Since October, we have had to overcome a range of challenges to get aid into Gaza and deliver it to people who need it. The first hurdle is at the border crossings. Before Israel’s military assault in October, there were around 500 trucks per day entering Gaza, but since the start of the war the Israeli military has put huge restrictions on what can enter.  

On many days our trucks full of medical supplies are sat waiting to be allowed in, with medical items like anaesthetic machines and even crutches rejected for arbitrary reasons. In April, what was being allowed in could only meet around 20-40% of people’s needs.  

We used to get most of our trucks and our EMTs into Gaza through the Rafah crossing in the south, at the border with Egypt, but since 7 May, Israel has closed that border. This has forced us to focus on different entry points as well as looking into procuring more locally. 

At present the only possible ways to get aid into Gaza are either through the Kerem Shalom crossing in the south or the Zikim point in the north. This needs coordination with UN agencies, or with local suppliers that are vetted to bring goods into Gaza. Both ways are not easy and require time and effort, with limited amounts allowed in and long lists of banned items. 

Just recently, we managed to deliver more than $82,000 worth of vital medical supplies to Al Awda Hospital in the north of Gaza via the Zikim point. So, despite the challenges we’re facing, we’re still able to get gradual aid into Gaza.  And there is much more to come. 

There has been mention of the new US temporary pier being a solution to poor aid access, but as far as I know they have only brought items through it a limited number of times and have had a lot of technical issues. MAP has never been able to use it and there is no clear way for us to coordinate through it.  We know from experience that the best way to get aid into Gaza is via land crossings, and that is our focus.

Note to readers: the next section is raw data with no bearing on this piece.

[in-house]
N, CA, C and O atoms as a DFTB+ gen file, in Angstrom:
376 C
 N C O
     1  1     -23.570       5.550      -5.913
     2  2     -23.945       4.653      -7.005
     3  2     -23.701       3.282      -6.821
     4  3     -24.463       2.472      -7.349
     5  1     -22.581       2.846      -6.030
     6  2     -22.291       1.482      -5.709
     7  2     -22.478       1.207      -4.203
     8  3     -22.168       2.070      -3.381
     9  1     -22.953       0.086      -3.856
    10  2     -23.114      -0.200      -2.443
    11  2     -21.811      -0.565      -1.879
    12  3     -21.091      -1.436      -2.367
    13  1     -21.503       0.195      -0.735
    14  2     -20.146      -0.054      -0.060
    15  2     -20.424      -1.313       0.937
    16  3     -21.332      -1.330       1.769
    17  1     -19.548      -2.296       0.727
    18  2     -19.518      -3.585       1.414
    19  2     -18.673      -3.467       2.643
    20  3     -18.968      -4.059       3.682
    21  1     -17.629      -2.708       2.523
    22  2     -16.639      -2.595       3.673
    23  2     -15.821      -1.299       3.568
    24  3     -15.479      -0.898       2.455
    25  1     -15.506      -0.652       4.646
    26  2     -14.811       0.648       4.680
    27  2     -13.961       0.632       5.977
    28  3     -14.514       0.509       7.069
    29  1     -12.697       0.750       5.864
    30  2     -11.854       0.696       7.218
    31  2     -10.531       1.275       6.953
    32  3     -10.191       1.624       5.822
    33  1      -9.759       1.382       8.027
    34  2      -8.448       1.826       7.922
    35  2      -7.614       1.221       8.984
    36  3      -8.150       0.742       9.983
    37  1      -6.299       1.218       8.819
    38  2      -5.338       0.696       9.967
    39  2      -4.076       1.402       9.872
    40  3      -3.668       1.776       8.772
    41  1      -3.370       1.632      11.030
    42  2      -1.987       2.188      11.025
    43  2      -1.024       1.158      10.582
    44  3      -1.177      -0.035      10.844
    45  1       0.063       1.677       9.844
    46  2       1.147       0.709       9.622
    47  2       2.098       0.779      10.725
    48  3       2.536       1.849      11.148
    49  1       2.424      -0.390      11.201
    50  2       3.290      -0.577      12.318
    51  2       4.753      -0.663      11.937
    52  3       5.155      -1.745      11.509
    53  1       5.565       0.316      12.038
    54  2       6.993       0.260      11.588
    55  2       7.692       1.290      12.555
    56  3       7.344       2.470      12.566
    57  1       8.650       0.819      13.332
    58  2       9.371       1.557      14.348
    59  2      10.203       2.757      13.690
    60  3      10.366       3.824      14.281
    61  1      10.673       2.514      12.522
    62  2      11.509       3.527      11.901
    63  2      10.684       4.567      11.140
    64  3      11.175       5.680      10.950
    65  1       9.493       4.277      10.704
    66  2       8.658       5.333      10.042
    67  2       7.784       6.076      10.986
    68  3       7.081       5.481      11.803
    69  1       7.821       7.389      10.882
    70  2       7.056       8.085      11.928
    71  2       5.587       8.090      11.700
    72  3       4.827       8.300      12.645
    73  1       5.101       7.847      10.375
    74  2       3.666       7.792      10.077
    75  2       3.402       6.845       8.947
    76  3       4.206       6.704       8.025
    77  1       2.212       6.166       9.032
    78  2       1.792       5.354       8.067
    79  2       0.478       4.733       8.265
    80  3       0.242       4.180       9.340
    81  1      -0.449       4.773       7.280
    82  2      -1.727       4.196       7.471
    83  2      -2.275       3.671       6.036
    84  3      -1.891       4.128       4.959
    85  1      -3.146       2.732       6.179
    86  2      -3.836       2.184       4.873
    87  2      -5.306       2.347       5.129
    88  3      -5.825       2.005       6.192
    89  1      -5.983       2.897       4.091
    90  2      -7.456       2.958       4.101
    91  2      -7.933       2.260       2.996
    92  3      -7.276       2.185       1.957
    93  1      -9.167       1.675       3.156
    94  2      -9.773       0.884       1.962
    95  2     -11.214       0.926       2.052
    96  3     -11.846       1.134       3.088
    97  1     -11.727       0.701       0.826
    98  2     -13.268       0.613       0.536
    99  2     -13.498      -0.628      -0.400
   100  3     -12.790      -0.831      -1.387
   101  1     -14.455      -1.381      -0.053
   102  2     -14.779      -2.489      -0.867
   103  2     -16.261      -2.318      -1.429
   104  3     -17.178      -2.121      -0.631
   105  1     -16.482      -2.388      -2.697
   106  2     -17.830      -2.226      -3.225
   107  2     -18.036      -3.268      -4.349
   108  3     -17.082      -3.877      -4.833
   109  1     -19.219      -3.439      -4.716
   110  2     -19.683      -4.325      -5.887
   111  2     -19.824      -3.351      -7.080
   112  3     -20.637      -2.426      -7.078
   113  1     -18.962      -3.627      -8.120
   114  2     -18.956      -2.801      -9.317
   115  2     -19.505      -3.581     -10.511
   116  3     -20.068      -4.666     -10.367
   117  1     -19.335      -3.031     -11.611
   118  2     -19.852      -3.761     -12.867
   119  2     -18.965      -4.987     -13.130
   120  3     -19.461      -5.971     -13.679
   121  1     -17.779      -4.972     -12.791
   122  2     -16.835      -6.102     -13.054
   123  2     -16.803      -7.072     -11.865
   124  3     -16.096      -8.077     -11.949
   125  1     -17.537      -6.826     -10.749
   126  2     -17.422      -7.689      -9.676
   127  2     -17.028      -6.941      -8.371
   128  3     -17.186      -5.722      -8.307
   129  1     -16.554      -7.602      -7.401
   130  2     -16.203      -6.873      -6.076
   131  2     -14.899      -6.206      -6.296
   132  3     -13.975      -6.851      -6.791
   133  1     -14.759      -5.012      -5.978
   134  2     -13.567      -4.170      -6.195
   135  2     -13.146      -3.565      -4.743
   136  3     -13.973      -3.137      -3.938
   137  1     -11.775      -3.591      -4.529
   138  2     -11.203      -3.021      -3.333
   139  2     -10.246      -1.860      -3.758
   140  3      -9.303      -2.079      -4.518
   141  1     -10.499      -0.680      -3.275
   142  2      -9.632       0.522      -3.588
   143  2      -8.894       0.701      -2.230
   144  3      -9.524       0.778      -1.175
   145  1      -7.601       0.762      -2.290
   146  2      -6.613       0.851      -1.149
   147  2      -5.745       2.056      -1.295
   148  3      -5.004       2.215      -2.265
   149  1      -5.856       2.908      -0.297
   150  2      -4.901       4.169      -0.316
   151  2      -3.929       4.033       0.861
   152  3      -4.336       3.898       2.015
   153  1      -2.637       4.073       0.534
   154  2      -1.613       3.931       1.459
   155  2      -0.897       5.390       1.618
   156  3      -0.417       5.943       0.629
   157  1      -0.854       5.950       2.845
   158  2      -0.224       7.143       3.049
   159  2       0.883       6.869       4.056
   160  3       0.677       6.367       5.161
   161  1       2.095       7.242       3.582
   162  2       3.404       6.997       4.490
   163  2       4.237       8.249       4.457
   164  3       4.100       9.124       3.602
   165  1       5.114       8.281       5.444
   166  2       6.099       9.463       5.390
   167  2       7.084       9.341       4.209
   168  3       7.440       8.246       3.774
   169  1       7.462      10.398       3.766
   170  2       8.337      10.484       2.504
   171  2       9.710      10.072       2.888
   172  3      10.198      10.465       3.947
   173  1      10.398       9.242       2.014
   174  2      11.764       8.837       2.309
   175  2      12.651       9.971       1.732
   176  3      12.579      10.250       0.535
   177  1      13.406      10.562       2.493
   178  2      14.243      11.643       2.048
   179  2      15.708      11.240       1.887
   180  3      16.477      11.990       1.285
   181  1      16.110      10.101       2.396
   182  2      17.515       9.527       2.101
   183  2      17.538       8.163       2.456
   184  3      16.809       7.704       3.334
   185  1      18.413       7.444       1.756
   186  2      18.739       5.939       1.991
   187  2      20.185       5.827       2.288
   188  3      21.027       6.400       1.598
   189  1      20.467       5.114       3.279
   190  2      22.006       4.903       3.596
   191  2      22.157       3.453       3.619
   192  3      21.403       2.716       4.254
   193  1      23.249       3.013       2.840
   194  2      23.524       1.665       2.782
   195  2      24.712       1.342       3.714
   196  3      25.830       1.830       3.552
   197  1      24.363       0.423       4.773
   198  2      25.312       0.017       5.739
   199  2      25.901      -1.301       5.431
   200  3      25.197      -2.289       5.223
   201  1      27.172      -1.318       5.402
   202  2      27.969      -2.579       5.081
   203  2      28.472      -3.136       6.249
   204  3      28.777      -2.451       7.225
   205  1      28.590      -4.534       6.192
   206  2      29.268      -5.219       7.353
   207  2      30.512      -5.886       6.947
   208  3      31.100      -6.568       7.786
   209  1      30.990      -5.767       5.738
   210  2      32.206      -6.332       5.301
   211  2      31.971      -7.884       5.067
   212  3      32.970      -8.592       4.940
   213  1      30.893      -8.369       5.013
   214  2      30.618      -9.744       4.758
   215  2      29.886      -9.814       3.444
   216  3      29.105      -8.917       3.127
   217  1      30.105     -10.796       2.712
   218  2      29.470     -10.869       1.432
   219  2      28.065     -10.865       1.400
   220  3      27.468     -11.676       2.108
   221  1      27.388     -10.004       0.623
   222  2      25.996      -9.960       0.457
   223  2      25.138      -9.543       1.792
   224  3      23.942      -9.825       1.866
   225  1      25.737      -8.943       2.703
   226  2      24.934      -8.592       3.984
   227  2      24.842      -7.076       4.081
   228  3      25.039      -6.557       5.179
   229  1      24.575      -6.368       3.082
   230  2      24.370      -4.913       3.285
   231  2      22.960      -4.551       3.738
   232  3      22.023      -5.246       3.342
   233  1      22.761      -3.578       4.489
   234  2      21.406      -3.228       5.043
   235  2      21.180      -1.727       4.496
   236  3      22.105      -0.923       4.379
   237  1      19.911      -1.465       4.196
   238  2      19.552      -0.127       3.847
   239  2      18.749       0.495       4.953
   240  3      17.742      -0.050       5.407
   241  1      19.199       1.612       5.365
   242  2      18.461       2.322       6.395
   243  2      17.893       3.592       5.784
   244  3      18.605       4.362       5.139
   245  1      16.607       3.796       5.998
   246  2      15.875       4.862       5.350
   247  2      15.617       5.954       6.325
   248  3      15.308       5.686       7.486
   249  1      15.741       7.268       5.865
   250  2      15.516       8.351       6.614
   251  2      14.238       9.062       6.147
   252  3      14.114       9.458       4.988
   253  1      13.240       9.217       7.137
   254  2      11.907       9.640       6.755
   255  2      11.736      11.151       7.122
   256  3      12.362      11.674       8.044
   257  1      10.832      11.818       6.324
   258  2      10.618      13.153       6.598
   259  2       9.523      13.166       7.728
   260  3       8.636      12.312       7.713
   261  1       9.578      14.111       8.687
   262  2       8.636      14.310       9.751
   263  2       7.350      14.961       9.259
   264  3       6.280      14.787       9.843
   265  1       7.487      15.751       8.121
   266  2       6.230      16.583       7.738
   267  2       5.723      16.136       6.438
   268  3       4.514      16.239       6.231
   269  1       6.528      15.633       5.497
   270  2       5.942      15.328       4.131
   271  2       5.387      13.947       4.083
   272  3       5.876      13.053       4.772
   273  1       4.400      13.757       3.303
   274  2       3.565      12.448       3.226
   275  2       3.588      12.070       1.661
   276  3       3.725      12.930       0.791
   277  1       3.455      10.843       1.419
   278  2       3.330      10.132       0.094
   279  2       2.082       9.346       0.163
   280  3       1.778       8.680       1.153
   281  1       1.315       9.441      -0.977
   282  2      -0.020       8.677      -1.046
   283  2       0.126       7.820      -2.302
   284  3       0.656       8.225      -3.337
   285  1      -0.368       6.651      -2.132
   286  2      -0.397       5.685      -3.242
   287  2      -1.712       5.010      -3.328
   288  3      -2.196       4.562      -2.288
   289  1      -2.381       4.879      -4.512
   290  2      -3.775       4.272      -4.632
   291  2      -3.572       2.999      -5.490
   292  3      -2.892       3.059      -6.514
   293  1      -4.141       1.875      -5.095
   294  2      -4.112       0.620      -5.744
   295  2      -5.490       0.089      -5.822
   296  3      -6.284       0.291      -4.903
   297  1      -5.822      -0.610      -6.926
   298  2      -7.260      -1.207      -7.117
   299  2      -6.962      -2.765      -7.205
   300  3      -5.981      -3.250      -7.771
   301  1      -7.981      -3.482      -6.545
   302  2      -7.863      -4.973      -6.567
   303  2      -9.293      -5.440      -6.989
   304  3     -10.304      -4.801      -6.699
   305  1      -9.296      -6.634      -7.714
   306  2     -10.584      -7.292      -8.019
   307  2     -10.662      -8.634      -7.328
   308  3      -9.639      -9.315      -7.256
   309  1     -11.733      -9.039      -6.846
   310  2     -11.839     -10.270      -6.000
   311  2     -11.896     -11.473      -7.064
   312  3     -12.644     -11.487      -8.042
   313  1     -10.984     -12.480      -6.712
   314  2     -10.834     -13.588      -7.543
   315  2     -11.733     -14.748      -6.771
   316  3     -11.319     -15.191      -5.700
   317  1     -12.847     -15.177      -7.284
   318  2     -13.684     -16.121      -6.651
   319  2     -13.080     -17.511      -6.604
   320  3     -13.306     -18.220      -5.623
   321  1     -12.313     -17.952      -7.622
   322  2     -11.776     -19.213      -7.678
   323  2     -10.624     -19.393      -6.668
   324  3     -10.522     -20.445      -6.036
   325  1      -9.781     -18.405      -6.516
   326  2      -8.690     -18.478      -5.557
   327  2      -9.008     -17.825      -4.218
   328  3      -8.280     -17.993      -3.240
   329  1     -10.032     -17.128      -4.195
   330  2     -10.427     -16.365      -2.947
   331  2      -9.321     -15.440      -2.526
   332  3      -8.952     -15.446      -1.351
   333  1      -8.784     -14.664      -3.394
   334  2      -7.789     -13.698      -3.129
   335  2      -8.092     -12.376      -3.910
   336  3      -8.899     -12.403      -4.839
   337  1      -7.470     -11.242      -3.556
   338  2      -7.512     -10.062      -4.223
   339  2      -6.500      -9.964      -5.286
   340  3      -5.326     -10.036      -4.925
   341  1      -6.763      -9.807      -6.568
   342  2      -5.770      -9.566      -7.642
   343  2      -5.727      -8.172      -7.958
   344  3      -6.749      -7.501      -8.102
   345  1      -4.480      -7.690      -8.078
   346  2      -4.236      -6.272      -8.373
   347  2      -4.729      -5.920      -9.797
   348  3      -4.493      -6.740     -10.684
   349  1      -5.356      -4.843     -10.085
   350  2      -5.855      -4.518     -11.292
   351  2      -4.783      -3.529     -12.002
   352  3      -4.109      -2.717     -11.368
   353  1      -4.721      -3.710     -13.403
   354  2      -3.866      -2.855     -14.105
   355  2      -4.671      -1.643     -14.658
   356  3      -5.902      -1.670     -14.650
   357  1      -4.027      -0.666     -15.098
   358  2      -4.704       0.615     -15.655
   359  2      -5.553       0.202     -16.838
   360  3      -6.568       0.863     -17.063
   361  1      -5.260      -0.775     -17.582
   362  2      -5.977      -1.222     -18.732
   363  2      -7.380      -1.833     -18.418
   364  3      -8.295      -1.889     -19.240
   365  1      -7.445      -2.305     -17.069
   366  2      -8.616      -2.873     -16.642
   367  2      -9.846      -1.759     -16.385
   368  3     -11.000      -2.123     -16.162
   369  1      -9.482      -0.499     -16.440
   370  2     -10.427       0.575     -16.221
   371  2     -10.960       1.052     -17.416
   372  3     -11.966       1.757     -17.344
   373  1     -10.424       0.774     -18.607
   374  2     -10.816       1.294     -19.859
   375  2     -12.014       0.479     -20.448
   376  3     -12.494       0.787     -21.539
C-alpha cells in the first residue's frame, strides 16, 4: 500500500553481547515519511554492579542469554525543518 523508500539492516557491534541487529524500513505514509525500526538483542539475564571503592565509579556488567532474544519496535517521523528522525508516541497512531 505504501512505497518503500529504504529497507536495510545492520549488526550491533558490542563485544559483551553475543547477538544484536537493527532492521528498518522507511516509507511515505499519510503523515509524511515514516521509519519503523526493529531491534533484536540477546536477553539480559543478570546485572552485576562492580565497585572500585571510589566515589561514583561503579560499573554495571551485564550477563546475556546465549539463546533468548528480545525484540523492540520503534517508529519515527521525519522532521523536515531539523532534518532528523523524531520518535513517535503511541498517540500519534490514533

Once aid enters Gaza, are you able to get it to those who need it?  

Once aid is inside Gaza, there is a new set of challenges, both around insecurity and logistics. The level of destruction means that often roads are impassable, storage locations no longer exist, or electricity and fuel are in short supply or unavailable. This makes moving aid between the north and the south extremely difficult. 

There are also constant dangers of attack – nowhere in Gaza is safe. Throughout the war, the Israeli military has systematically attacked healthcare, humanitarian workers and civilians trying to get aid and food for their families. This has made it sometimes very difficult to reach people in need. On one trip to Khan Younis, my team was caught up in a sequence of attacks next to us. We were trapped in a flurry of explosions, shrapnel, debris and smoke, but luckily no-one was seriously injured.  

Nevertheless we persist, and we have been so proud to be able to get our medical supplies to hospitals that need it. For example, we recently managed to get four trucks of aid to Al Awda Hospital, which was besieged and damaged by the Israeli military in May.   

How is MAP supporting the rehabilitation of Gaza’s hospitals? Why does MAP not support field hospitals? 

I was utterly devastated in February when I walked into Nasser Hospital, in Khan Younis, after it had been attacked and largely destroyed by the Israeli military. It is a hospital I have visited for many years, so to see it forced to shut down by such violence was distressing.  

Since then, it has been a source of hope to work as part of MAP to rehabilitate the hospital and bring it back to life. We have been working with partners to redevelop the surgery departments, the intensive care unit, operating theatres, and hemodialysis and sterilisation services. We have also worked to enhance infection prevention and control measures 

We have been doing the same kind of work in hospitals across Gaza. After the Israeli military’s second ground invasion in Shifa Hospital it was fully out of service, no wings or buildings were functional at all. There was no electricity, no infrastructure for water or sewage, and the list goes on. 

This is where MAP comes into play. We are renovating parts of Shifa Hospital, we are going to establish five medical points with one of our partners in the north, and we are going to support one of the only hospitals in the north that provides paediatric services.  

Our focus is, and always will be, building a sustainable healthcare system in Gaza. I have witnessed so much evidence that the Israeli military is systematically dismantling Gaza’s healthcare system. So now, because of this unprecedented emergency, our mandate has switched to sustain whatever remains of the local health system. We want to continue to support our Palestinian colleagues in their own hospitals, rather than direct work to field hospitals which are not permanent or run by the Palestinian Ministry of Health. 

MAP’s team in Gaza were among the first to respond to the current emergency and remain one of the only international organisations working to provide humanitarian and medical services, including in the north. Please support our emergency response today.